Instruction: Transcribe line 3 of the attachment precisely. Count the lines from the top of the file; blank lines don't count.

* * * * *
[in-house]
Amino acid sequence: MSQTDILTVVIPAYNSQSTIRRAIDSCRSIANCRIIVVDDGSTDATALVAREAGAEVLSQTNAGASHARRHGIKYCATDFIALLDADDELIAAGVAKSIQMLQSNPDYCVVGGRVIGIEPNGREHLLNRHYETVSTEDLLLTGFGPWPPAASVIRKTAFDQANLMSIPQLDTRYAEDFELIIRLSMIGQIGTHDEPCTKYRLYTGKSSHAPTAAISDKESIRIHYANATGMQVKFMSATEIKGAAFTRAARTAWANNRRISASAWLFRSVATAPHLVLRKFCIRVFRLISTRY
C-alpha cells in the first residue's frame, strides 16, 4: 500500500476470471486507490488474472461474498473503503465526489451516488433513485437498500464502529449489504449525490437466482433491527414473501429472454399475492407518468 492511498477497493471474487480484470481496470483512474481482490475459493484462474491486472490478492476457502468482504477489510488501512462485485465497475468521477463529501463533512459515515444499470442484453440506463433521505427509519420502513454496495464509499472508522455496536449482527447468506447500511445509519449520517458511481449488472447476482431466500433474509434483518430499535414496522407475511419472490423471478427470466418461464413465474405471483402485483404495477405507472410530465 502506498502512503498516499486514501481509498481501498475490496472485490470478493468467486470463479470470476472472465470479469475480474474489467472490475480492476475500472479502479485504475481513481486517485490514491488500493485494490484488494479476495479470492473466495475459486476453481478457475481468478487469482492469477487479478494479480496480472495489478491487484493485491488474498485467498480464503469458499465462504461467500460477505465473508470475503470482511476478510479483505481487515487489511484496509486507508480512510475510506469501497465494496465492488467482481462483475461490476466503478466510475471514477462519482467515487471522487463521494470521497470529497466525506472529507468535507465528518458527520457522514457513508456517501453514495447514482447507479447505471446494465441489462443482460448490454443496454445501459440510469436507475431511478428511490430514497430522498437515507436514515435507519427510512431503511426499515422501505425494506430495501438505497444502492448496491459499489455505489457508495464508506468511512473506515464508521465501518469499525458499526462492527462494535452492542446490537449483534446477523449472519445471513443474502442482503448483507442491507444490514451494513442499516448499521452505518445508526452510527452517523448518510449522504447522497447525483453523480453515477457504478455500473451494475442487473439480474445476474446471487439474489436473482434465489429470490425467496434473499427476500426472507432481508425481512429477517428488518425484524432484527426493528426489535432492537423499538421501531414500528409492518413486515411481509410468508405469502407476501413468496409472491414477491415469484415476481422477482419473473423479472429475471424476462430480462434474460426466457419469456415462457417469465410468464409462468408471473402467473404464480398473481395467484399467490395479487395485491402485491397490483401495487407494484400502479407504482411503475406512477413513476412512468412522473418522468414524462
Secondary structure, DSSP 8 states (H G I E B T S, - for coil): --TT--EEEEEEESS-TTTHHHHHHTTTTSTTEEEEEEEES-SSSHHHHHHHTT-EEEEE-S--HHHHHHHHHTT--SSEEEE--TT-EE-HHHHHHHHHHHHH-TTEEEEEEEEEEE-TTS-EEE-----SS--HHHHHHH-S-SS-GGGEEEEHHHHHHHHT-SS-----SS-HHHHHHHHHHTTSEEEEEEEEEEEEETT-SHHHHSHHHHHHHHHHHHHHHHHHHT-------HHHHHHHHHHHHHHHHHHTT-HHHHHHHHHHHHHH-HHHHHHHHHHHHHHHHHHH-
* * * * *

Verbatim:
C-alpha cells in the first residue's frame, strides 16, 4: 500500500476470471486507490488474472461474498473503503465526489451516488433513485437498500464502529449489504449525490437466482433491527414473501429472454399475492407518468 492511498477497493471474487480484470481496470483512474481482490475459493484462474491486472490478492476457502468482504477489510488501512462485485465497475468521477463529501463533512459515515444499470442484453440506463433521505427509519420502513454496495464509499472508522455496536449482527447468506447500511445509519449520517458511481449488472447476482431466500433474509434483518430499535414496522407475511419472490423471478427470466418461464413465474405471483402485483404495477405507472410530465 502506498502512503498516499486514501481509498481501498475490496472485490470478493468467486470463479470470476472472465470479469475480474474489467472490475480492476475500472479502479485504475481513481486517485490514491488500493485494490484488494479476495479470492473466495475459486476453481478457475481468478487469482492469477487479478494479480496480472495489478491487484493485491488474498485467498480464503469458499465462504461467500460477505465473508470475503470482511476478510479483505481487515487489511484496509486507508480512510475510506469501497465494496465492488467482481462483475461490476466503478466510475471514477462519482467515487471522487463521494470521497470529497466525506472529507468535507465528518458527520457522514457513508456517501453514495447514482447507479447505471446494465441489462443482460448490454443496454445501459440510469436507475431511478428511490430514497430522498437515507436514515435507519427510512431503511426499515422501505425494506430495501438505497444502492448496491459499489455505489457508495464508506468511512473506515464508521465501518469499525458499526462492527462494535452492542446490537449483534446477523449472519445471513443474502442482503448483507442491507444490514451494513442499516448499521452505518445508526452510527452517523448518510449522504447522497447525483453523480453515477457504478455500473451494475442487473439480474445476474446471487439474489436473482434465489429470490425467496434473499427476500426472507432481508425481512429477517428488518425484524432484527426493528426489535432492537423499538421501531414500528409492518413486515411481509410468508405469502407476501413468496409472491414477491415469484415476481422477482419473473423479472429475471424476462430480462434474460426466457419469456415462457417469465410468464409462468408471473402467473404464480398473481395467484399467490395479487395485491402485491397490483401495487407494484400502479407504482411503475406512477413513476412512468412522473418522468414524462